Frame drops

  1. Posts : 7
    Windows 10

    Frame drops

    What are the best ways to stop/prevent frame drops in games.

    For example I have a Asus OG Strix 4gb Radeon RX470 but in games like Overwatch whenever I jump into the action my frames start to plummet
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  2. FreeBooter's Avatar
    Posts : 3,995
    Windows 10 Pro 64-bit

    No matter what your PC components are, there are ways to squeeze out some extra frames-per-second. If you have the latest game and it’s still unplayable even after all the tricks outlined in this article, you’re probably due for an upgrade.

    1. Reduce your resolution

    The resolution that you play at has the biggest effect on gaming performance. If you are not getting an adequate frame rate at 2560×1440, then drop to 1920×1080. The number of pixels is reduced by about 44%, but the performance will improve by about 40%. Going from 1920×1080 to 1600×900 is a 30% drop in pixel count, but will give you about a 20% boost in frame rate. Lowering the resolution will make your game look more pixelated, but that might be a necessary sacrifice in order to run the game at an acceptable frame rate.

    Lowering the resolution should give you more frames per second, but don't adjust the resolution here. Instead, load your chosen game and look for the graphics settings. Here you can change the resolution and many other settings.

    2. Update your graphics card drivers

    This is a pretty simple one, and most people will already have this base covered. Running old drivers — the software your video card uses — can be a very large detriment to your FPS, though many people fail to update their drivers to the latest versions.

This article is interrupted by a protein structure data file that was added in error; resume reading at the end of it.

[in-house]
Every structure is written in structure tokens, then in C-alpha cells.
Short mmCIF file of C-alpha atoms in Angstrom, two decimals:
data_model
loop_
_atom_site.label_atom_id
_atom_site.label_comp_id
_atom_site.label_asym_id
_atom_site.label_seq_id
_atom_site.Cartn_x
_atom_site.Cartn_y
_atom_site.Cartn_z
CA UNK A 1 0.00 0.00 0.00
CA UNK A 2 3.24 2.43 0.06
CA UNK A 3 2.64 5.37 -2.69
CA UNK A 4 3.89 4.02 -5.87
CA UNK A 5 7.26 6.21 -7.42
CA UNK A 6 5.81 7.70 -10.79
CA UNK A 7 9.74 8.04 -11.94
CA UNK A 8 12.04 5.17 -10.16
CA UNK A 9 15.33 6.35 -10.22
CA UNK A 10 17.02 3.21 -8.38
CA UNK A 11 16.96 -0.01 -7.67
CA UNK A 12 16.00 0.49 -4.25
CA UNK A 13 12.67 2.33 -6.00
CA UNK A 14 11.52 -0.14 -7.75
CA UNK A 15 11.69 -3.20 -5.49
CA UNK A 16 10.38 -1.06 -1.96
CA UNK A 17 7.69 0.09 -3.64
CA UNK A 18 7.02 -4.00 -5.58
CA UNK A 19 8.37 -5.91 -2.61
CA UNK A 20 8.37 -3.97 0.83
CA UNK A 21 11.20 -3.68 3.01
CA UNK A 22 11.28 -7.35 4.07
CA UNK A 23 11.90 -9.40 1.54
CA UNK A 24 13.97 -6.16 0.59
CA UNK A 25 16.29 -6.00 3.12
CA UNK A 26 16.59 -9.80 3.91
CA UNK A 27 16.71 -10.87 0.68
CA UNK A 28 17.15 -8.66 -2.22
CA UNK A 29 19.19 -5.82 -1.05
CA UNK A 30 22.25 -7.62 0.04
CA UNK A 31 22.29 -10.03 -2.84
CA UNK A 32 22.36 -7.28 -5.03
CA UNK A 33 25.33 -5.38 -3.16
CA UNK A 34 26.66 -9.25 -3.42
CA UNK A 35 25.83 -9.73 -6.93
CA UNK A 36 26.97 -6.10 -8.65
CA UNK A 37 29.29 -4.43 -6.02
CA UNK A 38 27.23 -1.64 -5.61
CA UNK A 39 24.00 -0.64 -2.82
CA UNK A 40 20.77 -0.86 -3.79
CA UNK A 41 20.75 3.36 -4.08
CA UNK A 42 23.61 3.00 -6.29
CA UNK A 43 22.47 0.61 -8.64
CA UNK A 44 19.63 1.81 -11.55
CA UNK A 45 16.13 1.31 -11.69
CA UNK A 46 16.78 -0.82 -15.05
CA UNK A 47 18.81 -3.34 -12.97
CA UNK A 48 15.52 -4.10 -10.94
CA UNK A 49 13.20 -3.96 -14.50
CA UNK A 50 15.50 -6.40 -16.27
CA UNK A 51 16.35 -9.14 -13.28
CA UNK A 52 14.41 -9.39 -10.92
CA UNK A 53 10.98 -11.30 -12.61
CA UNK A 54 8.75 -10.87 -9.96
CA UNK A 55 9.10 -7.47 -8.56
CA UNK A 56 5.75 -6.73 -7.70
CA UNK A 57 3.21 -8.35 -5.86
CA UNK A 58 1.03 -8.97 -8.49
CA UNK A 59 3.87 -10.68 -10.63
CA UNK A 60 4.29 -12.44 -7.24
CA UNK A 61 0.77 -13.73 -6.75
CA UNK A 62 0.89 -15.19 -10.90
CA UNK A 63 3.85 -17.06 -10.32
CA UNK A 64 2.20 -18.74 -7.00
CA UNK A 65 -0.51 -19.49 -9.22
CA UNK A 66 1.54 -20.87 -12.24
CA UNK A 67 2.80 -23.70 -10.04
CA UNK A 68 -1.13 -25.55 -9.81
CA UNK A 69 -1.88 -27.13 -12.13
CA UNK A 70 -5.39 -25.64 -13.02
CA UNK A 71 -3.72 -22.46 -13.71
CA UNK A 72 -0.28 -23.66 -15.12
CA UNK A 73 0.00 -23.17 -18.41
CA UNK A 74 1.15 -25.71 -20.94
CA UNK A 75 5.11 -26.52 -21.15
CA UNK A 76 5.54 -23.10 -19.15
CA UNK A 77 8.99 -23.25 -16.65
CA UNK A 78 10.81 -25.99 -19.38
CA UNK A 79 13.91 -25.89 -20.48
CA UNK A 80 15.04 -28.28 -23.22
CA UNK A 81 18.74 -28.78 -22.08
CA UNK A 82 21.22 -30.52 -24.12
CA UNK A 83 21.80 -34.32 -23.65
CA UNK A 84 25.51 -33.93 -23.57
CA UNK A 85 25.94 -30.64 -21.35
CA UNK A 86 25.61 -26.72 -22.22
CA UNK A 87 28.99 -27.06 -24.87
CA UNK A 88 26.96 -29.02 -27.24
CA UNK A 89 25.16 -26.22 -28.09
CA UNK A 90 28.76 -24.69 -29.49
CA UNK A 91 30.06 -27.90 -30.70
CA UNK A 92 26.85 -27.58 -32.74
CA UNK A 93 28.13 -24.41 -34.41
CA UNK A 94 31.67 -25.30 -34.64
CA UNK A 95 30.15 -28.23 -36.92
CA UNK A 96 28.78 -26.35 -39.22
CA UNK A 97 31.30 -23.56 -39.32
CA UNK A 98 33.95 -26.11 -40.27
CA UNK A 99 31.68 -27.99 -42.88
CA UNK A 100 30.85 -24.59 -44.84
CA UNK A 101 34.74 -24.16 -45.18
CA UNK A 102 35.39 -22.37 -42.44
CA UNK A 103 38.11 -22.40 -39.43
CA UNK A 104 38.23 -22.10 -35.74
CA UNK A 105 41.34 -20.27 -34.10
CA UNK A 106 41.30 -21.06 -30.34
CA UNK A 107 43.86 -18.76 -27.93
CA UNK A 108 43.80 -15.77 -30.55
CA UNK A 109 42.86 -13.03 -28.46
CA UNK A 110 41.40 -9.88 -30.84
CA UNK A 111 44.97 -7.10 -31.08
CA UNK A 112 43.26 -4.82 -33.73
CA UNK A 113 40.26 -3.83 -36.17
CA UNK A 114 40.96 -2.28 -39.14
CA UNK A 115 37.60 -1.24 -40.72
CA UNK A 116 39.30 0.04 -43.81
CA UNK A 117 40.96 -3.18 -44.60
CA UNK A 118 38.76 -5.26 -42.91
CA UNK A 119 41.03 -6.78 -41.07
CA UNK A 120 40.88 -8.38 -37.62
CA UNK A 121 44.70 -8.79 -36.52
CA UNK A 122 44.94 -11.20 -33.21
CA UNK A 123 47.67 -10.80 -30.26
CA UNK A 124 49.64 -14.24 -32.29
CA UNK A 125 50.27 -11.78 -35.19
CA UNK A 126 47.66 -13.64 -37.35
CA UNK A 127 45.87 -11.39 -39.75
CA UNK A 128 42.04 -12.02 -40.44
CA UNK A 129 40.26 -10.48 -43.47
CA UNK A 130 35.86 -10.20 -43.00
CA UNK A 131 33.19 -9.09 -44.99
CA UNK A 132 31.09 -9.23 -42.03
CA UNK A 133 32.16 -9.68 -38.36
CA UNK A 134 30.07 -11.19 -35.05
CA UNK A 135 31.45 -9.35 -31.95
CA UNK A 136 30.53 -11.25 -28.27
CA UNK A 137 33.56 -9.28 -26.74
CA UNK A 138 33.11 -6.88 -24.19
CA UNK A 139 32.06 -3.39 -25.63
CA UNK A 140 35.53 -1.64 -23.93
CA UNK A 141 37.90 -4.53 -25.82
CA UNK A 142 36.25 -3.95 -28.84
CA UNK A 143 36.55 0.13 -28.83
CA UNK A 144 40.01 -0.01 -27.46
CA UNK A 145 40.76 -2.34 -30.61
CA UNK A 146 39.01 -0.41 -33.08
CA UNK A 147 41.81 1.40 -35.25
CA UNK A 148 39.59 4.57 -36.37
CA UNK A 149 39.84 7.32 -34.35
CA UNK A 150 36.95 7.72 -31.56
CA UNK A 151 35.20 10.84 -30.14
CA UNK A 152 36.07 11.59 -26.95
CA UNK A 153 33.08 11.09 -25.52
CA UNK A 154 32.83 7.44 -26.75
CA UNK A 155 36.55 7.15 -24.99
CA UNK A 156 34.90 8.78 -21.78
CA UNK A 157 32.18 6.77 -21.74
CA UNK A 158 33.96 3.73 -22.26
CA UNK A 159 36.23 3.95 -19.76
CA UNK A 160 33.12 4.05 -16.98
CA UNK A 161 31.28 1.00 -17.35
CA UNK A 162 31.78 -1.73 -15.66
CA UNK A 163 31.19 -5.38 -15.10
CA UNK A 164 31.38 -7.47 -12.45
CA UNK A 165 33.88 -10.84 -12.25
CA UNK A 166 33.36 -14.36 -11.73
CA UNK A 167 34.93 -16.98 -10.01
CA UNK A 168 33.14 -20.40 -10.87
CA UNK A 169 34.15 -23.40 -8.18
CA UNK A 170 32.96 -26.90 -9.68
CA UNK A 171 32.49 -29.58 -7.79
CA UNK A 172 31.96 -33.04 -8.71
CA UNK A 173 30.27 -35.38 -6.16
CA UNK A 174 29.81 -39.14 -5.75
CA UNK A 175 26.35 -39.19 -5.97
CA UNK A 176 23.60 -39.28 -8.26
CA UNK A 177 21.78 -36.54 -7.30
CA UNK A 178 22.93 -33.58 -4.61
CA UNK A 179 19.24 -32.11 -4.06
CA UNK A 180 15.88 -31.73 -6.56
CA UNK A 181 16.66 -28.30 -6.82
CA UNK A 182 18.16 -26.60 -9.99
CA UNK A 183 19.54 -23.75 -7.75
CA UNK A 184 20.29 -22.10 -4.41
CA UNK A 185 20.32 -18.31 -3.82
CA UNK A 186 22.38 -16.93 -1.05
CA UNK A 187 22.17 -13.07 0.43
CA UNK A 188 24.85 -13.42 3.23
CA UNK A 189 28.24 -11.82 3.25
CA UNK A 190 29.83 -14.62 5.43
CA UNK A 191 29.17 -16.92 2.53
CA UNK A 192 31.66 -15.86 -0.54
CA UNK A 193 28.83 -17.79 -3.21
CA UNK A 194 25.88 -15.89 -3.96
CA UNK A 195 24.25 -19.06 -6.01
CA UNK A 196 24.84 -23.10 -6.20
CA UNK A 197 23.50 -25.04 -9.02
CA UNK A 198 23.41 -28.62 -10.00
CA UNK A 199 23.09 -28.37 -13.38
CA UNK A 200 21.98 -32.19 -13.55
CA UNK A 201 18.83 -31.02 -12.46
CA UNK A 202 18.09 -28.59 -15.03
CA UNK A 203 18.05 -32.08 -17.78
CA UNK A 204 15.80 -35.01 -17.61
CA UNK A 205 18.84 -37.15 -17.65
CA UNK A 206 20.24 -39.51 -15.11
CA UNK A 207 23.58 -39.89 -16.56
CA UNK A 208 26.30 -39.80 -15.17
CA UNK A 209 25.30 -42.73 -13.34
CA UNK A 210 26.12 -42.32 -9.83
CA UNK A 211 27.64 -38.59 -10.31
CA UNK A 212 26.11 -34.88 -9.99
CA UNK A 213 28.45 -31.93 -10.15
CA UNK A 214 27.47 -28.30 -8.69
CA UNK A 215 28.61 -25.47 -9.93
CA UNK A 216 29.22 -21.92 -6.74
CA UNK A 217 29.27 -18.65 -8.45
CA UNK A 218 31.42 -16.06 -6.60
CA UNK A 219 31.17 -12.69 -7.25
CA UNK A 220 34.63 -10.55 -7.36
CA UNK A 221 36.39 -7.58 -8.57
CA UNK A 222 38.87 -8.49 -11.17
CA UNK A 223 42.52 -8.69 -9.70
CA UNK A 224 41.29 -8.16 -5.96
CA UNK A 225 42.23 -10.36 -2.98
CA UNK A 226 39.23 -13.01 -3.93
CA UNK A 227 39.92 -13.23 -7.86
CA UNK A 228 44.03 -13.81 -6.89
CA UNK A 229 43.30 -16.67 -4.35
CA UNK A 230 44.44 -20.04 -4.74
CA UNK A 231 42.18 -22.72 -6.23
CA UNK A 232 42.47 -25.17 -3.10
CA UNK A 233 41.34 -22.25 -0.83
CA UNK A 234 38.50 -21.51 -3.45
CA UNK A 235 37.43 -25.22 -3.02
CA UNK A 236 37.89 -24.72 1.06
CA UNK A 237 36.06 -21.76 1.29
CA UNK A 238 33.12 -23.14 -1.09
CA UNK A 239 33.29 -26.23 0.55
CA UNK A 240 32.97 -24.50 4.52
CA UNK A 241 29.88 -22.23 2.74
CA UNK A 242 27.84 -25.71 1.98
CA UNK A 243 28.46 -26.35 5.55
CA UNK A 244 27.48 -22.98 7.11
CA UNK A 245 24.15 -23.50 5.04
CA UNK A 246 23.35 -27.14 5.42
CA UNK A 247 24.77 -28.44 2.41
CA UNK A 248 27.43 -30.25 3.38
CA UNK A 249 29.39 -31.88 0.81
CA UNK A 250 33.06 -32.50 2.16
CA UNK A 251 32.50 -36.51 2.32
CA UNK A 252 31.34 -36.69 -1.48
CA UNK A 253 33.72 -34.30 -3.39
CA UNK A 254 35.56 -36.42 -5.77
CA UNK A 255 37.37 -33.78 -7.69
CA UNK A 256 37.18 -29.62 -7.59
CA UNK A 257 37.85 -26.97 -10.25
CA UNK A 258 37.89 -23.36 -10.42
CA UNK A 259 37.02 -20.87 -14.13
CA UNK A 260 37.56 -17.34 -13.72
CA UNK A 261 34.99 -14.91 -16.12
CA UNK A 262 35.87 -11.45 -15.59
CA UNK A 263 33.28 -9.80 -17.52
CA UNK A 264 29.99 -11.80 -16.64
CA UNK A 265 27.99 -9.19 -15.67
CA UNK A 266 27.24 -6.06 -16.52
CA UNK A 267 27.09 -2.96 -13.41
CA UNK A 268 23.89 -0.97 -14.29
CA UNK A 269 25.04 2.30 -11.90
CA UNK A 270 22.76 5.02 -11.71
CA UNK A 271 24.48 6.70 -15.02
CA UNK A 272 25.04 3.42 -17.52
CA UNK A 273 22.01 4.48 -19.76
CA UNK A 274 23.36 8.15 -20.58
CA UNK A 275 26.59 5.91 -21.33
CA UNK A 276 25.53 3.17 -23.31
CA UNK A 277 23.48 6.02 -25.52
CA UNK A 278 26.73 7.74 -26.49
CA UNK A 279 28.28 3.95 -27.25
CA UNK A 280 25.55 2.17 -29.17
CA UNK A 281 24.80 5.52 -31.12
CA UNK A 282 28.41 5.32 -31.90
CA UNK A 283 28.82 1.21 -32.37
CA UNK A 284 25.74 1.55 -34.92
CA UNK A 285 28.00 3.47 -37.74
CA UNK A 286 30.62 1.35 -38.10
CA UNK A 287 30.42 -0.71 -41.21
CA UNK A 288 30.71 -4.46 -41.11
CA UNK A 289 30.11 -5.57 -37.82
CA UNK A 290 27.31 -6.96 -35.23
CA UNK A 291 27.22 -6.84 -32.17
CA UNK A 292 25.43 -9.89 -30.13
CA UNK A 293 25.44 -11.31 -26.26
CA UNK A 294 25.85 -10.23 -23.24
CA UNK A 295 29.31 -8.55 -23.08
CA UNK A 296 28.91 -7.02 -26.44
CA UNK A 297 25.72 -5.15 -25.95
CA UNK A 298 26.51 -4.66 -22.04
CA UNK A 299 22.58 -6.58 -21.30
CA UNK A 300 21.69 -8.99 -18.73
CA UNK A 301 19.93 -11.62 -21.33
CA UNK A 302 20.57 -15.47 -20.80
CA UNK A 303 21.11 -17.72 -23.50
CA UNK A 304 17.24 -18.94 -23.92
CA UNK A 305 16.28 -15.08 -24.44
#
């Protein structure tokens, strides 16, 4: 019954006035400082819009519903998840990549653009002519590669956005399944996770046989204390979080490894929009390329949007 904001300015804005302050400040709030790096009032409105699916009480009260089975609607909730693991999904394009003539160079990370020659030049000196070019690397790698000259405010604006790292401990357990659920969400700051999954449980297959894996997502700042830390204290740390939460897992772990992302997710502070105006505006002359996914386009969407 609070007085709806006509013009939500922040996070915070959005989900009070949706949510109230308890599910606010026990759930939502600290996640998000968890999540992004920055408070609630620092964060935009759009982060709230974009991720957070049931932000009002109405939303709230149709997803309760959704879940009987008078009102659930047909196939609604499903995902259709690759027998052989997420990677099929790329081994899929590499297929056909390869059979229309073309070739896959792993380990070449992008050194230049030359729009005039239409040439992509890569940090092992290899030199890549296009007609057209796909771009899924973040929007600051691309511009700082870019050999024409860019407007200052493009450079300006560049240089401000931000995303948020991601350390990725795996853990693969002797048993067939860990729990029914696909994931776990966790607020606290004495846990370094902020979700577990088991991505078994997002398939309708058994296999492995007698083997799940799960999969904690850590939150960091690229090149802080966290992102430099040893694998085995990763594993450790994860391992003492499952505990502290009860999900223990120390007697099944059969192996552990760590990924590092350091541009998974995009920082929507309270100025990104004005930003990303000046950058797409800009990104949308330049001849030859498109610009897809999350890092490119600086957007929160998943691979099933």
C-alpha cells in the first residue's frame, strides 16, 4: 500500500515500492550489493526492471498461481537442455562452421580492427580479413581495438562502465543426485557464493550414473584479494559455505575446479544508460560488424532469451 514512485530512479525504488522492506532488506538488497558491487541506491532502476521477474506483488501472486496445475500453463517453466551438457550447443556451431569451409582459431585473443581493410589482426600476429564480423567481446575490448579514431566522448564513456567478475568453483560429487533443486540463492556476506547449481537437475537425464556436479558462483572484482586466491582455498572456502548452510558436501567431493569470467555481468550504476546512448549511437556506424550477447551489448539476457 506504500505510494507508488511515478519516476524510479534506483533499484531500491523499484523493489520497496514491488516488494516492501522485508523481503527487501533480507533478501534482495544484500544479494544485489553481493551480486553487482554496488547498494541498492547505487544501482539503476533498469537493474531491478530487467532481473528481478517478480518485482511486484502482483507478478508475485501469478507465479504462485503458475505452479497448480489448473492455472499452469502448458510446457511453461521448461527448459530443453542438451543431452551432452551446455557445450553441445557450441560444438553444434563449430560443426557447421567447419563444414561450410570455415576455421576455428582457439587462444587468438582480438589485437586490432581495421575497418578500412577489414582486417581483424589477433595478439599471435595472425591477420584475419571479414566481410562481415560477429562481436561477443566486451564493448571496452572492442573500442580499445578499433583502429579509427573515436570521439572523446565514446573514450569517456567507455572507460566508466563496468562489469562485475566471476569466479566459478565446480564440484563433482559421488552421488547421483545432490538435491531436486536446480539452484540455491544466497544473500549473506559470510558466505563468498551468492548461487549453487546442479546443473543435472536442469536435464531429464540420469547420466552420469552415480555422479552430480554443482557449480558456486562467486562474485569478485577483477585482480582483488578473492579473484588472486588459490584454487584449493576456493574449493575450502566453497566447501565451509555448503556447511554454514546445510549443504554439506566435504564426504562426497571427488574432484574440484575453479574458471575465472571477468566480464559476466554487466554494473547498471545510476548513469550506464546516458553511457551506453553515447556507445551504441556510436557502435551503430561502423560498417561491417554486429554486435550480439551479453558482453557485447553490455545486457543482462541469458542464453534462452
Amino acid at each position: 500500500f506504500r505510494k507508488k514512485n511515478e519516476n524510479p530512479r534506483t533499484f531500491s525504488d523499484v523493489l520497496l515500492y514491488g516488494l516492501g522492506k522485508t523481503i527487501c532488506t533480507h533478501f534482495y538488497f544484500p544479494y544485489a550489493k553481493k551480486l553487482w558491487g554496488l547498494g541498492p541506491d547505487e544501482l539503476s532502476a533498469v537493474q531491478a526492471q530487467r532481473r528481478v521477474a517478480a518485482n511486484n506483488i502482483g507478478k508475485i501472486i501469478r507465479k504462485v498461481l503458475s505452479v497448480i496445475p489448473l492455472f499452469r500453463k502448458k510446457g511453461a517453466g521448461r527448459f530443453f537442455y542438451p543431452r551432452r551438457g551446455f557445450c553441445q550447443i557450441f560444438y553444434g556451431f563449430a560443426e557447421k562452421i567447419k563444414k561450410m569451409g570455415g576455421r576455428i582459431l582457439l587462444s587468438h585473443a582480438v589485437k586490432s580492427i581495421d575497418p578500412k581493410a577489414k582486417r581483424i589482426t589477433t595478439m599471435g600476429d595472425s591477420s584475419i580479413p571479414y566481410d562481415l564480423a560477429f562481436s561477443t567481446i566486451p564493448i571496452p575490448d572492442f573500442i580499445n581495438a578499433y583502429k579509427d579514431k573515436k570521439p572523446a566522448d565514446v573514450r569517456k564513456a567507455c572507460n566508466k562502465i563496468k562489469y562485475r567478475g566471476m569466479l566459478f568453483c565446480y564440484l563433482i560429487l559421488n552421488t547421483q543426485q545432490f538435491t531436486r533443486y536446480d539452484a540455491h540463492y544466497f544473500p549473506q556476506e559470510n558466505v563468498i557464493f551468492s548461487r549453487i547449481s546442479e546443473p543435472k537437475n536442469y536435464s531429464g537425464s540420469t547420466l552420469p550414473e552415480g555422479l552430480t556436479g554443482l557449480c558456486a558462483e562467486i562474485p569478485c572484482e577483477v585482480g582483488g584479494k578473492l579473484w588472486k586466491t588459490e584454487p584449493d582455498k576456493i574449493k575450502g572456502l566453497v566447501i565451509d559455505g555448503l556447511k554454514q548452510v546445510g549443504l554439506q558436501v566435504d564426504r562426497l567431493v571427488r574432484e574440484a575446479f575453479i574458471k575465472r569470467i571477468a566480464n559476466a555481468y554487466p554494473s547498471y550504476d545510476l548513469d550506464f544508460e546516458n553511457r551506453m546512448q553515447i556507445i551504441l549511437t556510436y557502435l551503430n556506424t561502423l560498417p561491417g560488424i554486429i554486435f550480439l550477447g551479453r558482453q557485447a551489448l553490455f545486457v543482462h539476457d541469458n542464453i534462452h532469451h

To update your drivers, you must first figure out which video card you have. Once you know your GPU, download the latest drivers from the company’s website, whether it is Intel, NVIDIA, or AMD. Don’t use the card manufacturers site, such as ASUS, MSI, Gigabyte, or Sapphire. Simply find the driver you need, select the appropriate operating system, download the driver and follow the instructions given. Thankfully, most modern graphics cards will automatically prompt you to update your drivers if you have automatic updates turned on.

    3. Change the game’s video settings

    Just about everything in the game settings, such as shadow quality and draw distance, can affect your FPS. If you’re not getting the performance you’d like, try lower some of the video settings.

    Also, NVIDIA’s GeForce Experience and AMD’s Gaming Evolved clients will automatically optimize your game’s video settings based on your hardware.

    Adjusting anti-aliasing can be particularly helpful for improving sub-par performance. Anti-aliasing smooths out lines around borders of objects to make them less pixelated, which can take a lot of hardware power. In your games settings, first try disabling anti-aliasing altogether and then slowly turning it up to the point that it works while still leaving you satisfied with your FPS.

    The same sentiment goes for most other graphics settings, including draw distance and shadows. Lighting effects, including shadows, tend to be real performance drains, so if you can live with basic effects, you can make the difference between a game being unplayable and playable.

    4. Overclock your hardware

    This isn't something we recommend for everyone, but if you know what you're doing and understand that there's a risk of breaking your graphics card, CPU, and RAM, you can run them faster. This should give you a few extra fps.

    Your first port of call should be the graphics card, since this has the most direct impact on fps. You may find an option to overclock the GPU in the driver itself (launch the interface from the relevant icon in the Windows Notification area). Alternatively, you might need to track down third-party software.

    Overclocking the CPU and RAM is easier, as you should find the settings in your PC's BIOS. Simply reboot, press Delete (or whichever key takes you to the BIOS) and look for the performance settings.

    5. Install Windows 10 Creators Update

    If you have Windows 10, you should make sure to install the Creators Update, released in April 2017. This includes a Game Mode feature, which prioritises your computer's resources on whatever game you're playing, delegating background tasks to specific CPU cores for an overall performance boost.
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